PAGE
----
globalEDGE Blog: gE Blog Series: Global Shipping Industry Part 4 - Nicaragua’s Canal Project Faces Major Obstacles

gE Blog Series: Global Shipping Industry Part 4 - Nicaragua’s Canal Project Faces Major Obstacles

The expansion of the Panama Canal has overcome labor disputes, legal battles, and even technical issues, but the project is almost complete. When projects such as these occur on such a massive scale, big delays and budget overruns are inevitable, but usually the financial backers can always find the money to complete the projects.  However, this may not be the case for the Nicaragua Canal. This canal is being built in order to allow large Post-Panamax ships to travel as the Panama Canal’s current locks are not big enough. Nicaraguan officials also believe that the investment will boost the economy and living standards. The canal would be one of the largest infrastructure projects in human history, but many are skeptical as no evidence of actual construction has been found since August 2015, despite the Nicaraguan government insisting that ground was being broken.

Organizers insist that the canal will be completed in 5 years, even though the shorter in length Panama Canal took over a decade to build. The estimated project cost is $50 billion dollars and the new canal is expected to be 172.7 miles, which is four times longer than the Panama Canal. Double-digit growth was driven by the canal in recent years, which has improved a transport sector that makes up a quarter of the country’s $80.81 billion GDP as of 2014. Additionally, it has helped to push per capita income above $20,895. Nicaragua, on the other hand, is the poorest country in Central America, with a GDP of just $27.58 billion in 2014 and a per-capita income of just over $4,918. Chinese billionaire Wang Jing is heading the Hong Kong Nicaragua Development (HKND) Group that is in charge of the project, but in 2015, he lost more than 80% of his fortune in the Chinese stock market crash.

Also causing delays are the ongoing environmental and engineering reviews. The design for the canal is being fine-tuned in order to be more in accordance with regulations contained in a recently done environmental impact assessment. According to this assessment, the canal could potentially damage Lake Nicaragua and infringe upon, or even displace protected areas and indigenous territory. International civil rights groups are vehemently opposing the canal for these reasons. Officials have responded with potential solutions of adjusting the route in order to offset these concerns and ensure that the project is in compliance with international standards, however these claims remain highly controversial.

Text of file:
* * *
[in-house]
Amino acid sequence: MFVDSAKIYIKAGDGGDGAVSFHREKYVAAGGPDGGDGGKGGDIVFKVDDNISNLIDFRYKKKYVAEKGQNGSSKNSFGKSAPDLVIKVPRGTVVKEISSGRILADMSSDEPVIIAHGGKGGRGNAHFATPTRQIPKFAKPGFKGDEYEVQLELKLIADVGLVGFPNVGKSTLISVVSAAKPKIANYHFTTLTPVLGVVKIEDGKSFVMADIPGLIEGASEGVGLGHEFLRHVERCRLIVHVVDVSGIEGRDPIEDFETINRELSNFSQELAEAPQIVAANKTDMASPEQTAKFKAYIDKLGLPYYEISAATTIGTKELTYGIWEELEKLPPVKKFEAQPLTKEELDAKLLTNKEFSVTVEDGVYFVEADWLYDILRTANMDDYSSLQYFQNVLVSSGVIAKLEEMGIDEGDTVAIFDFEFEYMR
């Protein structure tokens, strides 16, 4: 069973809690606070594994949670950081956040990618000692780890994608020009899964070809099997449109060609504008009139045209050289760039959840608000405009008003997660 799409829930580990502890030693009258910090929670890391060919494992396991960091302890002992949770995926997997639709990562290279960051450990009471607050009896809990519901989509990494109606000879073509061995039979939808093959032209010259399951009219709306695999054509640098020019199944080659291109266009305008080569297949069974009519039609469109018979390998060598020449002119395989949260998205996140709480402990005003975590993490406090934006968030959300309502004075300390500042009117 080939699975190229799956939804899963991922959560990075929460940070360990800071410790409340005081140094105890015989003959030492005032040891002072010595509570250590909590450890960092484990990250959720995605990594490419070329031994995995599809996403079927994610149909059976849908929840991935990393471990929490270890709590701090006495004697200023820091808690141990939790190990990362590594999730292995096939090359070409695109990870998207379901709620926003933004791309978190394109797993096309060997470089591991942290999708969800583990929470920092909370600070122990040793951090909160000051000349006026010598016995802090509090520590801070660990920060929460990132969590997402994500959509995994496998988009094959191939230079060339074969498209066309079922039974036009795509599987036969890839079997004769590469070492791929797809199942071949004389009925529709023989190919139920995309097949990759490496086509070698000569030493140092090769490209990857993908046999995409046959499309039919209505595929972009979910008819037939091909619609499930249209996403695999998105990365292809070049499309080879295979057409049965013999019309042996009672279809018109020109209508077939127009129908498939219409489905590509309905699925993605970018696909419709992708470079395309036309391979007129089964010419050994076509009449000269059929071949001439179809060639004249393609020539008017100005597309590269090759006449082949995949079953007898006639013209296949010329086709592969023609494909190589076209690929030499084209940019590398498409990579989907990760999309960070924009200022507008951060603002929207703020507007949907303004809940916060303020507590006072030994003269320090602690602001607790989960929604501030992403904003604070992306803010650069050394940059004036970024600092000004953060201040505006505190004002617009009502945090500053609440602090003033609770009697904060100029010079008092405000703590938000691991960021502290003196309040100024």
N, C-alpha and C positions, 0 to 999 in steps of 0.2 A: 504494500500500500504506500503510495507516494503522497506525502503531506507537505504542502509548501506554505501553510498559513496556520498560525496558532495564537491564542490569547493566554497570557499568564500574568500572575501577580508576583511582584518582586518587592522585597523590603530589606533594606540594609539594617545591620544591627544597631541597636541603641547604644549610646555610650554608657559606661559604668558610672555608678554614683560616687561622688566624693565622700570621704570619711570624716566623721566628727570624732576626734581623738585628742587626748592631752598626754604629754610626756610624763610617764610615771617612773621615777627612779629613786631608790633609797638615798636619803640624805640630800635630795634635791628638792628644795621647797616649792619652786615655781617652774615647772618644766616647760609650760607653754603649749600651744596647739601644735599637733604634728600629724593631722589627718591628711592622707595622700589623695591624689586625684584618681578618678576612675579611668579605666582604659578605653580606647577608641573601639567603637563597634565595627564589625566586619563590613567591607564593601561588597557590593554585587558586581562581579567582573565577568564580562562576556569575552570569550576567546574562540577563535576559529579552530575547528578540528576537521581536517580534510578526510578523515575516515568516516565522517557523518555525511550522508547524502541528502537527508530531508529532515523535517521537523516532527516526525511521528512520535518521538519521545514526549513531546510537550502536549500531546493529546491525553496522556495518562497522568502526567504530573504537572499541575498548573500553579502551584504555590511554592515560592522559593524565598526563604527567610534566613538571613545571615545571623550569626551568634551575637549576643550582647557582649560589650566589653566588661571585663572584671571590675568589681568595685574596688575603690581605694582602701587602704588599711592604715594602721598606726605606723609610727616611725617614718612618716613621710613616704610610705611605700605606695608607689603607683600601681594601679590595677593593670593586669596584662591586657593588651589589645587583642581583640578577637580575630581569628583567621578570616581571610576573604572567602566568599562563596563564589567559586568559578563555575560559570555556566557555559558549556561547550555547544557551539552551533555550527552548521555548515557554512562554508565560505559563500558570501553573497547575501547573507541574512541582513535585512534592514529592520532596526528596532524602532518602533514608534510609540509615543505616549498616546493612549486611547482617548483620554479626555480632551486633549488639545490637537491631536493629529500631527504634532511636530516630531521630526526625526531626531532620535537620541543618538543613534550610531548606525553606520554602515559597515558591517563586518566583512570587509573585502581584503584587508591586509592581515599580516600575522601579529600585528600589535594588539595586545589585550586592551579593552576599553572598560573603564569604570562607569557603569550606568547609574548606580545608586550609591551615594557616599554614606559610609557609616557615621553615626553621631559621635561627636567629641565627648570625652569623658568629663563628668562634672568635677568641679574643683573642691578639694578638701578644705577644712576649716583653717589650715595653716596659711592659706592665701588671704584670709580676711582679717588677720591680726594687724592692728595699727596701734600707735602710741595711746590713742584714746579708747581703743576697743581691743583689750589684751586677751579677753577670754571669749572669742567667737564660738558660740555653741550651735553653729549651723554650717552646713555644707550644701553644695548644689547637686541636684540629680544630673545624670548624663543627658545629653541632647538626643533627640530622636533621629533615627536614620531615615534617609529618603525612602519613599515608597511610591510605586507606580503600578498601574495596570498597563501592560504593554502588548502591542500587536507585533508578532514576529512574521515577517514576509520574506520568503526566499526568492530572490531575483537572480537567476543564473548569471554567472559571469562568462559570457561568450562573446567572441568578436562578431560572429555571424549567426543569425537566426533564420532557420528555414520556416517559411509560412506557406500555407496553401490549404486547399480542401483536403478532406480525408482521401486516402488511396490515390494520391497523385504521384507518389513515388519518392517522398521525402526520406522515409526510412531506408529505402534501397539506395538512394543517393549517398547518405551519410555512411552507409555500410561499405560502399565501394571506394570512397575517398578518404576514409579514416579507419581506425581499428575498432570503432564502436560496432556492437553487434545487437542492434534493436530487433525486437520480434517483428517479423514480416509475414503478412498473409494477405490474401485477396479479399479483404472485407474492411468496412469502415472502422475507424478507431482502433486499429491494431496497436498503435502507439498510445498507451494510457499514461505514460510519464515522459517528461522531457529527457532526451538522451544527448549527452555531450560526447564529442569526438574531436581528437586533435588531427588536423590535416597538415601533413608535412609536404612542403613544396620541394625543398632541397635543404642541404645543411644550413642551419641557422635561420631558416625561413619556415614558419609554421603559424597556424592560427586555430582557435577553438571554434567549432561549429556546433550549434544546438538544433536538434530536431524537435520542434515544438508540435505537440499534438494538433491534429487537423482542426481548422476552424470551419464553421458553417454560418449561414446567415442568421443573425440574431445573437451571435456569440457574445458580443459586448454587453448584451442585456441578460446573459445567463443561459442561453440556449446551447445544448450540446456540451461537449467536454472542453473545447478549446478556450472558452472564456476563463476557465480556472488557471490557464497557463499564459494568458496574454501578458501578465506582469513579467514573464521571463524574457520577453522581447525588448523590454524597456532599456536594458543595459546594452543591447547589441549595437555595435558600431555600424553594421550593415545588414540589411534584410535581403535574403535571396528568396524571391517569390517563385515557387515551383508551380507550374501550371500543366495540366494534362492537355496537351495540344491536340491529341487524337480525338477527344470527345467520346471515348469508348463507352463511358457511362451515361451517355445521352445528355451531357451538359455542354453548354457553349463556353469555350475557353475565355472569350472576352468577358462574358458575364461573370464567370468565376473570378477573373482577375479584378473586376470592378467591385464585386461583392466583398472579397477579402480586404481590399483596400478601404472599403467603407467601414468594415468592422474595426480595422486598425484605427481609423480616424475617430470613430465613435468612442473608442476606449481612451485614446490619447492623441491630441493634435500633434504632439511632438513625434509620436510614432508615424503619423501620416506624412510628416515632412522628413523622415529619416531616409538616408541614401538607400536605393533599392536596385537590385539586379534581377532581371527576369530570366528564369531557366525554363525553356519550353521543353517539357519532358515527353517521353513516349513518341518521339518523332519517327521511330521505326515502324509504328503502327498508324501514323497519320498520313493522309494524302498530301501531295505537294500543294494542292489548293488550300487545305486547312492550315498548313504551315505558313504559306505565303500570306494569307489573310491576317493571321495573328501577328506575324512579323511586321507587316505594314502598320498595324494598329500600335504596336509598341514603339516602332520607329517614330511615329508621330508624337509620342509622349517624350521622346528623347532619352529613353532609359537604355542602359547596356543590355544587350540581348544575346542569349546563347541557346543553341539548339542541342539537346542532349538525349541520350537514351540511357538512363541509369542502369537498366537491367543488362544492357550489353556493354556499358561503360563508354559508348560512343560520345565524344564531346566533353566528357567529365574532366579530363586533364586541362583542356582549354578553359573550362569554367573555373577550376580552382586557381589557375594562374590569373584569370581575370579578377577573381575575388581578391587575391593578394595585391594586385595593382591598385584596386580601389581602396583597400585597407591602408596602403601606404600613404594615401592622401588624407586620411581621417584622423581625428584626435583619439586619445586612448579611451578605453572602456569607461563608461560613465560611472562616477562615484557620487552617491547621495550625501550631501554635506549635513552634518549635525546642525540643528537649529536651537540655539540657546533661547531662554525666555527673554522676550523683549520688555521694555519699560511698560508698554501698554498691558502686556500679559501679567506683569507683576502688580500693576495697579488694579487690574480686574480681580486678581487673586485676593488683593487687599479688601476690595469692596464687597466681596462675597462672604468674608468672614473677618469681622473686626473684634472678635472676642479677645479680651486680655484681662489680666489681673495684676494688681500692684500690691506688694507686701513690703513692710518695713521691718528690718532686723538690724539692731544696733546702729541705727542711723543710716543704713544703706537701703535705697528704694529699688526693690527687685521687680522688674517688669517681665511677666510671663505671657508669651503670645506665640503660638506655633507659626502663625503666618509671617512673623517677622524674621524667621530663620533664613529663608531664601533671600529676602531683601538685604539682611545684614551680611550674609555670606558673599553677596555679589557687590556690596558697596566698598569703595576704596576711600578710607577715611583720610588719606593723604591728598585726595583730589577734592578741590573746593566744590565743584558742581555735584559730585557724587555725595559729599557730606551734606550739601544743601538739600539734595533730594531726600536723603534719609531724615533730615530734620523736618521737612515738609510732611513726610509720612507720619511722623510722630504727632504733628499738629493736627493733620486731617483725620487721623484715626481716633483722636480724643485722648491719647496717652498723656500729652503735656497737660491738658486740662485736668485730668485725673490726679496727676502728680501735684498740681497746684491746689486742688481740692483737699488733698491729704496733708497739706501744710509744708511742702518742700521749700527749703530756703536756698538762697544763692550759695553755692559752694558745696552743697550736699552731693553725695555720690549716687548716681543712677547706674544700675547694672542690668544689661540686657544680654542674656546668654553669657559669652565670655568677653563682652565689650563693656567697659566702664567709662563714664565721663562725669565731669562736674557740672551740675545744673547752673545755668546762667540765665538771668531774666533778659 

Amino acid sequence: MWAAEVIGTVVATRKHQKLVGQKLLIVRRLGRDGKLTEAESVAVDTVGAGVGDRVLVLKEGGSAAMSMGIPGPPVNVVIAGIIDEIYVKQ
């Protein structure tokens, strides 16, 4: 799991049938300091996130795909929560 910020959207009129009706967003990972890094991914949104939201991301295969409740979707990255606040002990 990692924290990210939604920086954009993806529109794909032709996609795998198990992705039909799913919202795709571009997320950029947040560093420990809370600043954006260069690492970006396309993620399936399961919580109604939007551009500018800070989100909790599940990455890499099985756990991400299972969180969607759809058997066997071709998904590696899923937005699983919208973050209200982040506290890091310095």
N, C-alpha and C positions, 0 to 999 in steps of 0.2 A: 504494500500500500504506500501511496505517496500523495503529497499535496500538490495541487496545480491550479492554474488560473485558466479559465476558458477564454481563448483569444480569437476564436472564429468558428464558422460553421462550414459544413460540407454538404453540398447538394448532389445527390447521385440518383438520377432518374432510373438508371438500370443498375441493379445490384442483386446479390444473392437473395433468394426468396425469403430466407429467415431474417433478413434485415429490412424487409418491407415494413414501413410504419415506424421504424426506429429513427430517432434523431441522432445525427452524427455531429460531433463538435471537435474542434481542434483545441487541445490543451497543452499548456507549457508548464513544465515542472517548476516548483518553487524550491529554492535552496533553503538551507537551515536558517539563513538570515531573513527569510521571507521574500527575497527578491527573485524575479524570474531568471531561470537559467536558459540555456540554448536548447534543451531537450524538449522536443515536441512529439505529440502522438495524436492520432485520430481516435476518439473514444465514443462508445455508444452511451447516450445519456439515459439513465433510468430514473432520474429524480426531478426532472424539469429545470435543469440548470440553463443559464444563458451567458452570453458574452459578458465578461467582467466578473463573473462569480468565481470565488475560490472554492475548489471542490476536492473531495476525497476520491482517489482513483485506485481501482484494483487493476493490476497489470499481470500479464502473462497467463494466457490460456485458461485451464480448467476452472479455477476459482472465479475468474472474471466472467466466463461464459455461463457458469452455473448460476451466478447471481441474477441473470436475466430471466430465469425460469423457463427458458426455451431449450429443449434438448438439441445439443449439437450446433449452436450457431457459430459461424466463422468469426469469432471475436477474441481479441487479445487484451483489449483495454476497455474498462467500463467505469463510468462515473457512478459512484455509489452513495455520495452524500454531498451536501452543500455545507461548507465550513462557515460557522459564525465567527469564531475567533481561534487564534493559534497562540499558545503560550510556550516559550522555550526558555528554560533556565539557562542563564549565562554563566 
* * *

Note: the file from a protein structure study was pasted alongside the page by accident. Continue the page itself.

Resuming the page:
Not only are there problems in constructing the canal, but future implementation problems have also been widely discussed. According to Captain Andrew Kinsey, a maritime risk consultant, it already takes a long day to travel along the Panama Canal. The Panama Canal is only 48 miles long, and because the Nicaragua Canal is proposed to be much longer, this could potentially require ships to either layup at night or have to navigate in the dark. In addition, the project could exceed cost projections, likely reaching $100 billion dollars, causing the fees charged to shippers having to be double Panama’s. Since the two canals are so geographically close, price and safety would be their main distinguishing factors, aside from the Post-Panamax ships that are unable to travel through the Panama Canal.

Many believe that the canal is only being built because of a desire for influence, power, and money. Professor of Management at West Virginia University, Usha Haley, states that frequently, there can be a leakage of funds not only to companies, but also to the governments of these emerging economies. Evidence of corruption can be found in the multitude of previously failed projects because of a near-total lack of financial transparency. It appears that Wang is still dedicated to funding the project, but if he decided to eventually abandon it, he would not be the first to do so. Construction of the locks as well as big excavations are expected to start towards the end of 2016

blog comments powered by Disqus